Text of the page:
Pukapuka Books

Pages

Tuesday, August 31, 2010

Page #10, 11 & 12 of “OUT OF IT” a novel by Michael O’Leary

These long-extended wickets and rueful ruins
Where nought but bowlers reign, and night dark night
Dark as was chaos ‘ere the infant innings
Was rolled together, as black as the pitch
Itself was rolled. The sickly in-swinger
By glimmering through the low-browed misty defences
Furled round with thy spittle and ropy slime
The ball a supernumerary horror
And serves only to make my night more irksome.
Those words which belong to one of the Blair brothers from Otago always enter my head when I am bowled out for a low score and help me calm the immediate daggers of the mind which lead to such thoughts as the dripping carcus of Hadlee impaled on the wickets of my brain which stand the top Gothic Calgary – he lusts after the Bleeding Nun who dances seductively around his writhing body, each movement driving the barbed spike deeper into his body – yet he can do nothing as his desire for the nymph of the nunnery increases –
he closes his eyes trying to shut out the beautiful visage, but she moves closer, her perfume filling his head and all his senses maddened by her touch, his agony and ecstasy complete as he becomes the more ensnared in this trap, this spider webb of human passion, she the black-widow smiling all the while….


“John, you know I’ve said this before a hundred times, but what a funny game this game of cricket is! How many times have I tried to fathom my utter fascination for this peculiar sport and really, it’s like trying to understand the very mysteries of the universe itself. Its great struggle between random chaos and calculated order seem played out over a lengthy period of five days, although admittedly this being a one-dayer somewhat condenses the process. It baffles and beguiles me!
“Dennis – Yes, but wasn’t that a lovely ball by Hadlee. It certainly baffled and beguiled Monk Lewis – in terms of what you’ve just been saying he certainly will be returning to the pavilion with a belief in intelligent beings existing outside his universe!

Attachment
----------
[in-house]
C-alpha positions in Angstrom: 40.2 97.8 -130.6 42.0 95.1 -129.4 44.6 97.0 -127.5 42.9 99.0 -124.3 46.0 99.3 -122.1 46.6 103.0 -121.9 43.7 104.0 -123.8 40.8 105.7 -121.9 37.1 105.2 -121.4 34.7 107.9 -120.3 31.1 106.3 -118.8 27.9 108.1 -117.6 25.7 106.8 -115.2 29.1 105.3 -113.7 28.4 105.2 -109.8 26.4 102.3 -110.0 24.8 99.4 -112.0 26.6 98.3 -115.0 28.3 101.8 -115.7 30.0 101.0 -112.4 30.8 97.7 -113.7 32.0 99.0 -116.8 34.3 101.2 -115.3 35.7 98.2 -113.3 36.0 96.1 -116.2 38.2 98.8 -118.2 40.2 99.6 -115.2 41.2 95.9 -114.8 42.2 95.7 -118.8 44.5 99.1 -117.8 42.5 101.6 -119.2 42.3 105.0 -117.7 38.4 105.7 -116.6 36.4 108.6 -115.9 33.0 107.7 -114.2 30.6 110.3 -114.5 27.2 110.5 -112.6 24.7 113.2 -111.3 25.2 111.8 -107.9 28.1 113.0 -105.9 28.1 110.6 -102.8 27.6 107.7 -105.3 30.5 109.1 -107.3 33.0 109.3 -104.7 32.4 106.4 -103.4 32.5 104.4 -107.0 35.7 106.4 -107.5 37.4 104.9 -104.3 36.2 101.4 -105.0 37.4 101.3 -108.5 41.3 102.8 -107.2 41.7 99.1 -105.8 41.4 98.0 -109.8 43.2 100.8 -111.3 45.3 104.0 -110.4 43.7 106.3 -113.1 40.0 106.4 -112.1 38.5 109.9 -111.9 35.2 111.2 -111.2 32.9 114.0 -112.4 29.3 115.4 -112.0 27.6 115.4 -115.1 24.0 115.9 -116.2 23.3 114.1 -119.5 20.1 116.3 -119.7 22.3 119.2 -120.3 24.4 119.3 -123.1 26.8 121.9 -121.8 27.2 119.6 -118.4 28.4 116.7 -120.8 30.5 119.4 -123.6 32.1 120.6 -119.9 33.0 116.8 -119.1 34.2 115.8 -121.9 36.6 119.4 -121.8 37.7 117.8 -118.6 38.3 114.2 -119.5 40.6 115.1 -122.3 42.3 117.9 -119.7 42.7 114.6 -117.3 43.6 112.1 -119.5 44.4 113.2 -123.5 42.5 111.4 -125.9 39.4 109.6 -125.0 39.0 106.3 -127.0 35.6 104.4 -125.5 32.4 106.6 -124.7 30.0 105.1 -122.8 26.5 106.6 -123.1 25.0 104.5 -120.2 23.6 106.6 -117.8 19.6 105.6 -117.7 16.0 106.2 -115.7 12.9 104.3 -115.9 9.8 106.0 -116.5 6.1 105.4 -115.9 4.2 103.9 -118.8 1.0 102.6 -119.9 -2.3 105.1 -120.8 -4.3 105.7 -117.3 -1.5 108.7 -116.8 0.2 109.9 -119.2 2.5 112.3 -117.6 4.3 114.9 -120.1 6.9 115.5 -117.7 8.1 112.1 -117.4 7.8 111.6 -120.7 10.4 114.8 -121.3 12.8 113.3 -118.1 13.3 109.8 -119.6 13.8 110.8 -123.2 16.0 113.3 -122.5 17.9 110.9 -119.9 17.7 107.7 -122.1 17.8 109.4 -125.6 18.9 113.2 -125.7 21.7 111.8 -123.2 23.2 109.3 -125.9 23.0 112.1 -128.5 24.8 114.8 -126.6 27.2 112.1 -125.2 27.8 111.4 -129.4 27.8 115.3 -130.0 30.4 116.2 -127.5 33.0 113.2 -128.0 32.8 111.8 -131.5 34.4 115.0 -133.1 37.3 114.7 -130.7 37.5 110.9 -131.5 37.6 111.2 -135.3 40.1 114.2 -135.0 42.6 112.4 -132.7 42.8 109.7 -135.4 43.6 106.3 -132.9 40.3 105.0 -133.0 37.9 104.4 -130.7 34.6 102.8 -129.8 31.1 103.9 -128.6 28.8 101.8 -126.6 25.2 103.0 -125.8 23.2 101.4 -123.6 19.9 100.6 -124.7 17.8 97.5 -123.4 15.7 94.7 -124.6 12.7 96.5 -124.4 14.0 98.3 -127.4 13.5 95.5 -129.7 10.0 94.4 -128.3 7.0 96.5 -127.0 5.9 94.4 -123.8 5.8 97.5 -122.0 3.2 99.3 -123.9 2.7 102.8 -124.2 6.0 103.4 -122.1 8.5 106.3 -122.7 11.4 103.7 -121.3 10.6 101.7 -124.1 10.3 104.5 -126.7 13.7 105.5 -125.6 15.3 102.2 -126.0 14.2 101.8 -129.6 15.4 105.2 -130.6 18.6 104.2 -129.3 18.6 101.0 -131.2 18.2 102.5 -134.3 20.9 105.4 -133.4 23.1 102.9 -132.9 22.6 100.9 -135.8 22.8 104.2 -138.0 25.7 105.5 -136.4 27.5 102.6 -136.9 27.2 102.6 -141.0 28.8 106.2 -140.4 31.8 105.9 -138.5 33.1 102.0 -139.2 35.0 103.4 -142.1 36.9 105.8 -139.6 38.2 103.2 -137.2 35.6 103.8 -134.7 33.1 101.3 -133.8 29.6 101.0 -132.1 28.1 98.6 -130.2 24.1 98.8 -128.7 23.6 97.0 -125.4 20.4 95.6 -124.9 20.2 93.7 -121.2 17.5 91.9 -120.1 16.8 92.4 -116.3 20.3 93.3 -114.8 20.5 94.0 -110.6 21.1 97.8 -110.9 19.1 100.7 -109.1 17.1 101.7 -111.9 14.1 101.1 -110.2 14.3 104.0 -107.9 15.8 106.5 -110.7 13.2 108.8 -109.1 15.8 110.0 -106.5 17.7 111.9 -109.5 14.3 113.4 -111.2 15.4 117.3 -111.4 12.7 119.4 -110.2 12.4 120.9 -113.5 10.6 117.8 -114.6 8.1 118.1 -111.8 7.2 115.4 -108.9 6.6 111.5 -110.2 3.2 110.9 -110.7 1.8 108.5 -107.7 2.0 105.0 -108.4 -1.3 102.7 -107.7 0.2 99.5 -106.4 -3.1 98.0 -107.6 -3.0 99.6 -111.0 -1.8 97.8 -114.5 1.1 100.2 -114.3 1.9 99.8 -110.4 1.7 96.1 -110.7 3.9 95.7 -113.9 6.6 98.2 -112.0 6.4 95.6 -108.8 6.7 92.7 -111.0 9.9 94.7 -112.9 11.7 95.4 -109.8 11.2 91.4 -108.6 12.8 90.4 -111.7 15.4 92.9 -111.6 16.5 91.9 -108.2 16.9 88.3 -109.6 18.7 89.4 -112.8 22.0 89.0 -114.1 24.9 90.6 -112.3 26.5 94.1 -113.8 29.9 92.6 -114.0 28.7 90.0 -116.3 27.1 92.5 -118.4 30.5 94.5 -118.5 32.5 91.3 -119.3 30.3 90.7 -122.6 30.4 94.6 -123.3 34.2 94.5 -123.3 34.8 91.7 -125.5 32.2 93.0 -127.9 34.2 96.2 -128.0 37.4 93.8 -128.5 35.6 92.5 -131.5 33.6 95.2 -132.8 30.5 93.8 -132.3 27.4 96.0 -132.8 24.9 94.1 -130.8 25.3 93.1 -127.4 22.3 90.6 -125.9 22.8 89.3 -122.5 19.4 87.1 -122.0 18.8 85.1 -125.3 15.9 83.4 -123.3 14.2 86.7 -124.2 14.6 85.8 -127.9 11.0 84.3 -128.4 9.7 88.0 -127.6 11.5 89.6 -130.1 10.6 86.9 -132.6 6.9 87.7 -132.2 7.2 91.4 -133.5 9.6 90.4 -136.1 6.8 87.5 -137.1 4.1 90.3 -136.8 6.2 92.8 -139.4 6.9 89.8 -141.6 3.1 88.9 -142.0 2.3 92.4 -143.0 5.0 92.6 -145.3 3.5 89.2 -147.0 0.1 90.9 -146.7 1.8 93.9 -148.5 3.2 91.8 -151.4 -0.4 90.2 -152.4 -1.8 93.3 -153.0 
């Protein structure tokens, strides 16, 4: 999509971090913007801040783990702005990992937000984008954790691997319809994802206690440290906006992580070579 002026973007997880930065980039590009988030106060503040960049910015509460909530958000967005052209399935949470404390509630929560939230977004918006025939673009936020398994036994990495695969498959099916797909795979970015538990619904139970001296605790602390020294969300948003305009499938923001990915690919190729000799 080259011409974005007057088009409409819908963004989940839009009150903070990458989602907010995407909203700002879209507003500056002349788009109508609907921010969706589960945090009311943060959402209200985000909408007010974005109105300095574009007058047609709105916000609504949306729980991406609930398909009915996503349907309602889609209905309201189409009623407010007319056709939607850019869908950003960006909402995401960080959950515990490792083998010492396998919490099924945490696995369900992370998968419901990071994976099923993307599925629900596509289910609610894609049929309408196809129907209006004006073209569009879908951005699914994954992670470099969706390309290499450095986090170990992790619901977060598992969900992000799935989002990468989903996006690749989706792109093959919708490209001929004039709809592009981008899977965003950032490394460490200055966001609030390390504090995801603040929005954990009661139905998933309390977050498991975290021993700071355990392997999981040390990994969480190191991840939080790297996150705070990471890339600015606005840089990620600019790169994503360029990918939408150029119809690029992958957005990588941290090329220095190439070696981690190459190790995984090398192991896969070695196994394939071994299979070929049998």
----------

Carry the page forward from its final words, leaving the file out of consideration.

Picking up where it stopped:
“Beware the man from outer-Hadlee”, he will be warning his colleagues. I think what you were about to say before that dismissal has validity to a point, although there would of course be little achieved in the like of Chatfield bowling maiden over after maiden over if there was not Hadlee’s penetration to complement it.”
“Of course, I agree with that and you’re really just saying what I said in reverse, but I should like to pursue, if I may, the more philosophical aspects I began on while we await the next Out of It batsman. I heard a delightful comment from a BBC commentator, and I think it may have been Christopher Martin-Jenkins, I’m not sure. But, he was talking in an aside to a game between New Zealand and England where he mentioned that Dereck Pringle happens to wear contact lenses on the field and glasses in “real life!”
This was a casual off-hand comment and would have passed by had someone not jokingly made a comment to the effect that “do you not think cricket is part of real life?”, which in turn led to a general discussion about the nature of cricket and real life. Now the point I make is….”
“I’m sorry Dennis but the real life game of cricket impinges yet again upon our fantasies as the number three batsman, Te Rauparaha, walks onto the field, waving his bat defiantly over his head as though it were a huata, his head held high as he walks towards the battle.”